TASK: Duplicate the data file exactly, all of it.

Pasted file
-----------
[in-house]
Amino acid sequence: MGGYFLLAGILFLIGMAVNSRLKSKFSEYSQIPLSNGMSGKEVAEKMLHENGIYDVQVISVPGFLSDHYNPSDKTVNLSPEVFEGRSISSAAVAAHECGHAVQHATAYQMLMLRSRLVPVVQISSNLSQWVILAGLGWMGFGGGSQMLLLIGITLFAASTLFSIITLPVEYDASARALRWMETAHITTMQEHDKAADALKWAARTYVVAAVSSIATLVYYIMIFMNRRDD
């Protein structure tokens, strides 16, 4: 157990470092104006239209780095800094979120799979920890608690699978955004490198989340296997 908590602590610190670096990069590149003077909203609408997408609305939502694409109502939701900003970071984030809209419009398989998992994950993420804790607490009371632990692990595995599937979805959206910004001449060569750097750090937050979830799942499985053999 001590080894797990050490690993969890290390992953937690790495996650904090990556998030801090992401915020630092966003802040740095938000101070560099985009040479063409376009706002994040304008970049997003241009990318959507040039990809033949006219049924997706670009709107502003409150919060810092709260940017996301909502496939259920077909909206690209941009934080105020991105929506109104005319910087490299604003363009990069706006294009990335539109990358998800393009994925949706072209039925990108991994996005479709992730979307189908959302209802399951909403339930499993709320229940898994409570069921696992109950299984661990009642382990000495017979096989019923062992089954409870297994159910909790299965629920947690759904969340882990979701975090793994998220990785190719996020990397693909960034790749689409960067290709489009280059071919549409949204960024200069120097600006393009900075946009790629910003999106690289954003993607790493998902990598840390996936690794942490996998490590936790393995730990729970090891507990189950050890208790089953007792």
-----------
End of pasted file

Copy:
[in-house]
Amino acid sequence: MGGYFLLAGILFLIGMAVNSRLKSKFSEYSQIPLSNGMSGKEVAEKMLHENGIYDVQVISVPGFLSDHYNPSDKTVNLSPEVFEGRSISSAAVAAHECGHAVQHATAYQMLMLRSRLVPVVQISSNLSQWVILAGLGWMGFGGGSQMLLLIGITLFAASTLFSIITLPVEYDASARALRWMETAHITTMQEHDKAADALKWAARTYVVAAVSSIATLVYYIMIFMNRRDD
């Protein structure tokens, strides 16, 4: 157990470092104006239209780095800094979120799979920890608690699978955004490198989340296997 908590602590610190670096990069590149003077909203609408997408609305939502694409109502939701900003970071984030809209419009398989998992994950993420804790607490009371632990692990595995599937979805959206910004001449060569750097750090937050979830799942499985053999 001590080894797990050490690993969890290390992953937690790495996650904090990556998030801090992401915020630092966003802040740095938000101070560099985009040479063409376009706002994040304008970049997003241009990318959507040039990809033949006219049924997706670009709107502003409150919060810092709260940017996301909502496939259920077909909206690209941009934080105020991105929506109104005319910087490299604003363009990069706006294009990335539109990358998800393009994925949706072209039925990108991994996005479709992730979307189908959302209802399951909403339930499993709320229940898994409570069921696992109950299984661990009642382990000495017979096989019923062992089954409870297994159910909790299965629920947690759904969340882990979701975090793994998220990785190719996020990397693909960034790749689409960067290709489009280059071919549409949204960024200069120097600006393009900075946009790629910003999106690289954003993607790493998902990598840390996936690794942490996998490590936790393995730990729970090891507990189950050890208790089953007792």